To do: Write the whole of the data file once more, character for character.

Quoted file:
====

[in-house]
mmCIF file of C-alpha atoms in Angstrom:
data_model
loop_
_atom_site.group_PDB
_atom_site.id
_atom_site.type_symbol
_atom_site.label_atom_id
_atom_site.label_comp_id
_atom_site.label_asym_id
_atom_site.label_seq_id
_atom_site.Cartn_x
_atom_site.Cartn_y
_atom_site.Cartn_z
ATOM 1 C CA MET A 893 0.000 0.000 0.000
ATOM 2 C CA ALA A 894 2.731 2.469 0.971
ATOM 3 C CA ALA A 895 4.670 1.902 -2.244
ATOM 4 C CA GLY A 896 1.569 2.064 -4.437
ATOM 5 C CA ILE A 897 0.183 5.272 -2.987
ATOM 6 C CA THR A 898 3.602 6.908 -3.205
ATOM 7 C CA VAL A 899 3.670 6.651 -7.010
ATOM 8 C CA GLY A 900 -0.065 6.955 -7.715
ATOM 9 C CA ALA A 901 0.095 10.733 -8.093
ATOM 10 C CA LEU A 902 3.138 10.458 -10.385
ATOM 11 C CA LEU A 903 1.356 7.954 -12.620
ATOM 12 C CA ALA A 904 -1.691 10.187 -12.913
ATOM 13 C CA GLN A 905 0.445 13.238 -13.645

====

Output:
[in-house]
mmCIF file of C-alpha atoms in Angstrom:
data_model
loop_
_atom_site.group_PDB
_atom_site.id
_atom_site.type_symbol
_atom_site.label_atom_id
_atom_site.label_comp_id
_atom_site.label_asym_id
_atom_site.label_seq_id
_atom_site.Cartn_x
_atom_site.Cartn_y
_atom_site.Cartn_z
ATOM 1 C CA MET A 893 0.000 0.000 0.000
ATOM 2 C CA ALA A 894 2.731 2.469 0.971
ATOM 3 C CA ALA A 895 4.670 1.902 -2.244
ATOM 4 C CA GLY A 896 1.569 2.064 -4.437
ATOM 5 C CA ILE A 897 0.183 5.272 -2.987
ATOM 6 C CA THR A 898 3.602 6.908 -3.205
ATOM 7 C CA VAL A 899 3.670 6.651 -7.010
ATOM 8 C CA GLY A 900 -0.065 6.955 -7.715
ATOM 9 C CA ALA A 901 0.095 10.733 -8.093
ATOM 10 C CA LEU A 902 3.138 10.458 -10.385
ATOM 11 C CA LEU A 903 1.356 7.954 -12.620
ATOM 12 C CA ALA A 904 -1.691 10.187 -12.913
ATOM 13 C CA GLN A 905 0.445 13.238 -13.645